• Helps ensure I get enough protein during the day.
  • Spreading protein through the day has been shown to be helpful in building and maintaining muscle mass
  • Many foods that are sources of protein are also important sources of other essential nutrients, like iron, calcium, or B-vitamins.

Vary sources of protein, and include plant-based proteins frequently.

Learn more about protein , and specifically plant-based protein

Benefits of varying protein

  • Gain the different benefits of different types of protein (e.g. omega-3 fatty acids in fish)
  • Spreads out the drawbacks of different types of protein (e.g. high sodium content of cheese)
  • Keep it interesting
  • Eating more plant proteins generally reduces cost of meals and environmental impact

Keep nutrient-dense snacks around.

So when I’m hungry between meals I have something available to eat that will help provide me with more nutrients and energy as well as satisfy my hunger.

Learn more about what I think about snacks.

Some snacks that I like to have around:

  • Roasted salted almonds
  • Roasted salted mixed nuts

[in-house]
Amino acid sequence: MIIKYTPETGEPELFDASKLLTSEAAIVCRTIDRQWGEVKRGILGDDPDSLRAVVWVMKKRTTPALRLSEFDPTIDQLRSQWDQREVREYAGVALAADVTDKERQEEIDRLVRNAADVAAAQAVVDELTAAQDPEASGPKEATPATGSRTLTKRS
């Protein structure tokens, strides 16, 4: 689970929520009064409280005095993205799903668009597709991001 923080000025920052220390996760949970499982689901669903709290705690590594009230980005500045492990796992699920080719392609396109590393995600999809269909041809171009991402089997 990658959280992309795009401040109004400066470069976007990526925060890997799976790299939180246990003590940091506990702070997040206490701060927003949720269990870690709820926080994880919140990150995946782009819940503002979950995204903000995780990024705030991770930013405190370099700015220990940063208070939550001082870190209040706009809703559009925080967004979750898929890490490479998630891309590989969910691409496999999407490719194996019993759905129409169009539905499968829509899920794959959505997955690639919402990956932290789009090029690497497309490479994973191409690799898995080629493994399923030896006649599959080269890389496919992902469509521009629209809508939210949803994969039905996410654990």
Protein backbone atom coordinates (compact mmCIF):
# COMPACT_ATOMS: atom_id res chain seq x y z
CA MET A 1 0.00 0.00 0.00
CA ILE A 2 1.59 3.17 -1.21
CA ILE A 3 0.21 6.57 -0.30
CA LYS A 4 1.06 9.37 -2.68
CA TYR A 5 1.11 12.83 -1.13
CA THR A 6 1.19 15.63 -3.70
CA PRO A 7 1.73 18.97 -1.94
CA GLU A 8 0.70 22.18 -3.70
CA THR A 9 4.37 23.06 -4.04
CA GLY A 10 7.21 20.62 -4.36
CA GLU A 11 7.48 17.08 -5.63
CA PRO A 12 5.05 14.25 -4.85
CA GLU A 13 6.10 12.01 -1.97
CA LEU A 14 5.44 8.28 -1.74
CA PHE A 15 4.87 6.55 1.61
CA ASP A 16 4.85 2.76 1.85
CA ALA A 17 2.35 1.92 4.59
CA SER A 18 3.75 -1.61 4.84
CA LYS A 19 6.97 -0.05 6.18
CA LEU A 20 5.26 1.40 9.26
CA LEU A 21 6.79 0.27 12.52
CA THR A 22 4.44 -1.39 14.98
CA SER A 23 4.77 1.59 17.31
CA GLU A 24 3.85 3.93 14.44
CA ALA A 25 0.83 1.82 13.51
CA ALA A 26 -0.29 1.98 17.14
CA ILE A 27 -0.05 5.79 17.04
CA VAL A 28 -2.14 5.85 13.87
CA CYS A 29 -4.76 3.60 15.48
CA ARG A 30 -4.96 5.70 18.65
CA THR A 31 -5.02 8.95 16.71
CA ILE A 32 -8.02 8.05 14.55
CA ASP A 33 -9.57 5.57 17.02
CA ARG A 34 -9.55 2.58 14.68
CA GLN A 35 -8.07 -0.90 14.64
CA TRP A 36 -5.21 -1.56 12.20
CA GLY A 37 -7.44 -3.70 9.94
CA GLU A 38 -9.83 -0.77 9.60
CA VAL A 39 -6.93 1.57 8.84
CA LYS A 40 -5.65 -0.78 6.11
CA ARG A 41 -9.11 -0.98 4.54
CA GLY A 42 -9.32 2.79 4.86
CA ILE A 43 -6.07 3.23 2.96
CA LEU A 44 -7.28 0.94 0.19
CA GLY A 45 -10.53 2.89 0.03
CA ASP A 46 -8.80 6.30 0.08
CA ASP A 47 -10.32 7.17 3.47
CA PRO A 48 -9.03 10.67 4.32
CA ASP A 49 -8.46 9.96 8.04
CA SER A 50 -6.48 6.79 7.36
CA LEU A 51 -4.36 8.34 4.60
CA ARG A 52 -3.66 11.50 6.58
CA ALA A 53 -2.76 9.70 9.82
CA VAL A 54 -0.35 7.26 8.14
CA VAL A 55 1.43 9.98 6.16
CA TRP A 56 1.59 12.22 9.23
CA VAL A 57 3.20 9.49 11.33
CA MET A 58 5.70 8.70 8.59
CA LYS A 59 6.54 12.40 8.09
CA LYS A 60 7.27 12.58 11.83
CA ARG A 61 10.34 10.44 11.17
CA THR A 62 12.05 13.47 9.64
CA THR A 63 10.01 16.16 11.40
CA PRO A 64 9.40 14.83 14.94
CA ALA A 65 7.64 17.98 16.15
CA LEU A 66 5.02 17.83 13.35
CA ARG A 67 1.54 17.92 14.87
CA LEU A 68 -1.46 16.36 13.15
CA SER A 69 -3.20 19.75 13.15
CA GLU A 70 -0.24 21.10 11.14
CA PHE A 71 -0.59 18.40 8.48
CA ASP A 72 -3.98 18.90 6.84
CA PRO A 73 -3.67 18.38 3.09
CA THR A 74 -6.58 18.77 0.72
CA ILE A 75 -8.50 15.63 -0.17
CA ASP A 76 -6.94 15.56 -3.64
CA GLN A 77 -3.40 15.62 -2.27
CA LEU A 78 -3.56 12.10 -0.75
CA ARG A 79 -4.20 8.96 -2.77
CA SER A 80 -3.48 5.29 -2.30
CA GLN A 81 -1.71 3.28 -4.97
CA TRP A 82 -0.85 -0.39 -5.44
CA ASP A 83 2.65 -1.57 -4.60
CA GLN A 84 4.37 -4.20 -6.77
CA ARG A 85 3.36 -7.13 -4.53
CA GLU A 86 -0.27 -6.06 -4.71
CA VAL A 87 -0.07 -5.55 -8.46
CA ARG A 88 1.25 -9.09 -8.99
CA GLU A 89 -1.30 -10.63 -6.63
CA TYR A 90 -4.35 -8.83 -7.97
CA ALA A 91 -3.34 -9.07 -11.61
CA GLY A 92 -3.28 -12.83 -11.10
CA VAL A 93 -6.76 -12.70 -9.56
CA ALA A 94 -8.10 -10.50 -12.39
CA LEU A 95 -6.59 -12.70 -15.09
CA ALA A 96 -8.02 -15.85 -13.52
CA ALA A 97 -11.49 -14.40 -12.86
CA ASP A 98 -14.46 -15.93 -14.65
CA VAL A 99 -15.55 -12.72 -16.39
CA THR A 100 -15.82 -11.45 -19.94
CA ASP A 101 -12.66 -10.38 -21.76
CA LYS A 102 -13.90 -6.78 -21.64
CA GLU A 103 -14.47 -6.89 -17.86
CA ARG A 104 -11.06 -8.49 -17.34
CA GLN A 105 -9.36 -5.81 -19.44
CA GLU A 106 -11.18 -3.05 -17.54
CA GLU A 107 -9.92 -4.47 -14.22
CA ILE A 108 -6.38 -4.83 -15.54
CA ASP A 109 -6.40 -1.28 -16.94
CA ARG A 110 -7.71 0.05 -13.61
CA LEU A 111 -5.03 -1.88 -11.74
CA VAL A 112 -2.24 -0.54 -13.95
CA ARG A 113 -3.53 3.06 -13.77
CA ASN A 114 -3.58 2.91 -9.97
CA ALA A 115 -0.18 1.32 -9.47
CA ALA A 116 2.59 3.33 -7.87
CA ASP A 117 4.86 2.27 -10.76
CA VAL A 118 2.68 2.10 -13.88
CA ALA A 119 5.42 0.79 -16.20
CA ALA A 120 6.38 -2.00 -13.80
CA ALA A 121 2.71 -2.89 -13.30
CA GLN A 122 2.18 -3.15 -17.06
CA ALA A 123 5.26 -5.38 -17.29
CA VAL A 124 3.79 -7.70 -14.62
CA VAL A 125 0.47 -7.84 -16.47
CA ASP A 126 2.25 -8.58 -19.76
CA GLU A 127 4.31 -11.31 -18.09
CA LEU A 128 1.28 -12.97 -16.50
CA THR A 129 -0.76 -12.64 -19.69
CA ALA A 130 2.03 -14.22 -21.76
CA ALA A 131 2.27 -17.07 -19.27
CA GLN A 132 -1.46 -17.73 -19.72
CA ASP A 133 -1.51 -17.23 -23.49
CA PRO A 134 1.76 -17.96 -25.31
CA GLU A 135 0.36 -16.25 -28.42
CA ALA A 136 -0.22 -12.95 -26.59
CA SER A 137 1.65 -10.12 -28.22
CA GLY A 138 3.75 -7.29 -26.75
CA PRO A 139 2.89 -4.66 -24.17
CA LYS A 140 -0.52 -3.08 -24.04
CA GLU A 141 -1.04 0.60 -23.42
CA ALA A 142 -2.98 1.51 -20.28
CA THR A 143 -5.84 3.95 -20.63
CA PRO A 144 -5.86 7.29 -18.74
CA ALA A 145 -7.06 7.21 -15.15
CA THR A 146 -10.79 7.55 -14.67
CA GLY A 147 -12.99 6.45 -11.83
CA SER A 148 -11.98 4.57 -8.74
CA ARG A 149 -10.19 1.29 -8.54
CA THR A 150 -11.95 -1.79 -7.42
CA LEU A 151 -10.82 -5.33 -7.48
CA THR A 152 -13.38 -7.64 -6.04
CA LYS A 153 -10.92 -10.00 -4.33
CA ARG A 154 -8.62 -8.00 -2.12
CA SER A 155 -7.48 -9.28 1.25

• Yogurt
  • Dark chocolate
  • Cheese
  • Apples
  • Grapes
  • Hummus
  • Carrots
  • Popcorn
  • Mandarin oranges/tangerines
  • Whole grain muffins
  • Dried fruit
  • Lara Bars (snack bar made with dried fruit and nuts)
  • Cottage cheese
  • Sugar snap peas
  • Peanut butter
  • Seaweed snacks

I don’t always have all of these around, but these are examples of what might be laying around our house.

Use healthy fats when cooking

I embrace fats in general when cooking, especially olive oil, avocado, nuts, seeds, to help make a meal more satisfying and tasty. I also really like dairy fats: cheese, butter, full fat yogurt. There is evidence showing that intake of fats from dairy, especially from yogurt and cheese is not associated with increased heart disease or diabetes risk or death. We also personally don’t have any health conditions that would make it especially risky for us to eat saturated fat.

Benefits of fats

  • Take longer to digest, and help promote satiety (satisfaction)
  • Help your body absorb certain vitamins
  • Important carriers of flavor

Drink mostly water, milk, coffee and tea (unsweetened or lightly sweetened)

These are the drinks I have at home. It doesn’t mean we never have soda or juice or alcohol, but we mostly only buy these if we are hosting guests, or if we are out to dinner or as a special treat

(No pictures because I don’t often take pictures of just glasses of water or milk haha).

Mostly cook and eat at home

This is mainly because of how I grew up and how I ate when I was first on my own and didn’t have lots of money. But it also lets me be in charge of what’s in my food.

Probably more sweets than you expect

We both have sweet tooths (sweet teeth?). We probably have dessert at least half of the nights of the week (more if I’ve baked something). This could be ice cream, a handful of chocolate chips, kettlecorn, or a microwave brownie.